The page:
By Laura Bicker
In a car park behind a hospital in Seoul, 45-year-old Rachel Kim rolls down her car window and sticks out her tongue. She travelled to Daegu last week, the area with the highest number of coronavirus cases in South Korea.
Now she’s developed a bad cough and a fever. Fearing the worst, she decided to get a Covid-19 test at one of the dozens of drive-through centres. Two people dressed head-to-toe in white protective clothing, clear goggles and surgical face masks are ready for her.
A long swab stick is rummaged around the back of her mouth and throat and then placed carefully into a long test tube.
Then comes the tough bit. The swab goes right up her nose. She screws up her eyes in discomfort, but the whole thing is over in minutes. She rolls up her car window and off she drives. She will get a call if the result is positive, or a text if it’s negative.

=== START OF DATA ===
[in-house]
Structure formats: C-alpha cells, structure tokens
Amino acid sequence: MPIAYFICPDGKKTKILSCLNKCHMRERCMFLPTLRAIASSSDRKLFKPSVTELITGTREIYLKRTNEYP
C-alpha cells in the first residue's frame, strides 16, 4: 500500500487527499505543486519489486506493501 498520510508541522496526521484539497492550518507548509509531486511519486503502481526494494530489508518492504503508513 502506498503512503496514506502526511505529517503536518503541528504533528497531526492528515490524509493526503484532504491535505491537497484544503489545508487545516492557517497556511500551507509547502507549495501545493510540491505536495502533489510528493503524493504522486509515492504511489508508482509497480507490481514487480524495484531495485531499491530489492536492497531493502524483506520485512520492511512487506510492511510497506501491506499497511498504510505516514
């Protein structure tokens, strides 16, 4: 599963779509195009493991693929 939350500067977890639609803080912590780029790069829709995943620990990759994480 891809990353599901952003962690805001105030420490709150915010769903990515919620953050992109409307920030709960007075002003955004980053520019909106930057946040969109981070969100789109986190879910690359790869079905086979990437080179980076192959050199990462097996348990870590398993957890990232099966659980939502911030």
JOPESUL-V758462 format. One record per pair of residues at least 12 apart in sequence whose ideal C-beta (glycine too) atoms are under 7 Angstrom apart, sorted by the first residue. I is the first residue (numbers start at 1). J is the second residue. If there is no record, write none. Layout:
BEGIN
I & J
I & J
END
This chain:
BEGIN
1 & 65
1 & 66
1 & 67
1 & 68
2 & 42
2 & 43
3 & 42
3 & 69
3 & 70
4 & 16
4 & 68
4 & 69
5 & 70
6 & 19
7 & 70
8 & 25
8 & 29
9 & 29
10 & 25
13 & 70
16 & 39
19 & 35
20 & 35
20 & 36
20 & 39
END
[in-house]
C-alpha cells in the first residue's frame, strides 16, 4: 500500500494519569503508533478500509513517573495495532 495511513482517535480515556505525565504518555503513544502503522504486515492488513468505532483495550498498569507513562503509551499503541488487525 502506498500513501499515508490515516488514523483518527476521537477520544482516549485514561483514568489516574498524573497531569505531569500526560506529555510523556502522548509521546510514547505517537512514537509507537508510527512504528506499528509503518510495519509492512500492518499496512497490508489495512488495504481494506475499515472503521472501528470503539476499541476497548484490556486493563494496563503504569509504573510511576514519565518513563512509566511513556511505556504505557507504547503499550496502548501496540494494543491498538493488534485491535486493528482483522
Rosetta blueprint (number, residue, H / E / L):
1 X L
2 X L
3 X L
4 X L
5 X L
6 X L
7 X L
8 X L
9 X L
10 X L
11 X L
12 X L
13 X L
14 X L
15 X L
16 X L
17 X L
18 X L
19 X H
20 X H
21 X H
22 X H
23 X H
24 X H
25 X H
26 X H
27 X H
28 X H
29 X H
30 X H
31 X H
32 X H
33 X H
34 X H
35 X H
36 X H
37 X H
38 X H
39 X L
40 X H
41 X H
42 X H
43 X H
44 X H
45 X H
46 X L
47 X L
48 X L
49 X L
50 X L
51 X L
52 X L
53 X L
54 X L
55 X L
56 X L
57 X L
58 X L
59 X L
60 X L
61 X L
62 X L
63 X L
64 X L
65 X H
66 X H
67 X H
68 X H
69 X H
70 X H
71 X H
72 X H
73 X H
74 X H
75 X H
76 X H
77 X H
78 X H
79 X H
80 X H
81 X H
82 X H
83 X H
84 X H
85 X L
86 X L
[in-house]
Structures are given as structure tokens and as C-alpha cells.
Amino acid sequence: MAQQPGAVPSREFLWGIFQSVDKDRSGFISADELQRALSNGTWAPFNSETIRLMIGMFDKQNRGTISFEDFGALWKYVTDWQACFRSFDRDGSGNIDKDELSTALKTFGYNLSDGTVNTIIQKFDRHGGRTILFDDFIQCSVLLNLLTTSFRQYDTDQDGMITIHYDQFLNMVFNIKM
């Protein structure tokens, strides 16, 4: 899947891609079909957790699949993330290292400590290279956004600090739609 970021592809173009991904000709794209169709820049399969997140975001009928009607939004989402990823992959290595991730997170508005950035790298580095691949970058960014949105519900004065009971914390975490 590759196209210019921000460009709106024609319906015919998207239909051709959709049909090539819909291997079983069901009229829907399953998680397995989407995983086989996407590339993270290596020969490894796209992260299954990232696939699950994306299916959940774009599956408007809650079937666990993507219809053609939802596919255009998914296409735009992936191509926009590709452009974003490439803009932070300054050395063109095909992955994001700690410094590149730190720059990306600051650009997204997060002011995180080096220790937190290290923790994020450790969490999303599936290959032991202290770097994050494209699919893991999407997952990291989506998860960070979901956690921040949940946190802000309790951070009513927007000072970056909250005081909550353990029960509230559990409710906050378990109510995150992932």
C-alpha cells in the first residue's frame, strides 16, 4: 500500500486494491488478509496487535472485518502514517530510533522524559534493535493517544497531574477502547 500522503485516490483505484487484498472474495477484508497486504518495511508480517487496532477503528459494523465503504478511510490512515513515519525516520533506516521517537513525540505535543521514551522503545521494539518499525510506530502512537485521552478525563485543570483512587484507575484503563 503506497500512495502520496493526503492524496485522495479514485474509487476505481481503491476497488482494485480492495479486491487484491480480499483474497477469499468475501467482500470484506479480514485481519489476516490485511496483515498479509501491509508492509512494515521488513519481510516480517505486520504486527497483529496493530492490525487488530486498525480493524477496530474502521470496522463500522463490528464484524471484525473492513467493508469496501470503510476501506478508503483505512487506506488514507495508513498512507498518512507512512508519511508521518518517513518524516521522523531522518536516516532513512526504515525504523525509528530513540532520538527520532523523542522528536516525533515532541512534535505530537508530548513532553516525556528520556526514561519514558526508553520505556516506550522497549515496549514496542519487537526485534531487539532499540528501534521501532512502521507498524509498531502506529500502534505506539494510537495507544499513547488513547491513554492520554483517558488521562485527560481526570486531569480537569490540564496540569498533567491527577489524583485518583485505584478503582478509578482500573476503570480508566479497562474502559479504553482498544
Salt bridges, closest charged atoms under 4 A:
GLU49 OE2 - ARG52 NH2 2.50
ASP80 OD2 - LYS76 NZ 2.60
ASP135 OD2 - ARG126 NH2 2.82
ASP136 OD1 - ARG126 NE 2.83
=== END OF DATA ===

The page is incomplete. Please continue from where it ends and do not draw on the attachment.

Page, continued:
Negative pressure room
Nearly 20,000 people are being tested every day for coronavirus in South Korea, more people per capita than anywhere else in the world.
Rachel’s sample is quickly shipped off to a nearby laboratory where staff are working 24 hours a day to process the results.
In the battle to contain the contagion, these labs have become the front line. South Korea has created a network of 96 public and private laboratories to test for coronavirus.
Health officials believe this approach may be saving lives. The fatality rate for coronavirus in South Korea is 0.7%. Globally the World Health Organization has reported 3.4% – but scientists estimate that the death rate is lower because not all cases are reported.
I turned up at Green Cross laboratories just outside Seoul as a new batch of samples arrived to be tested. Dr Oh Yejin gave us a tour until she stopped at a door and made it clear we were not allowed through.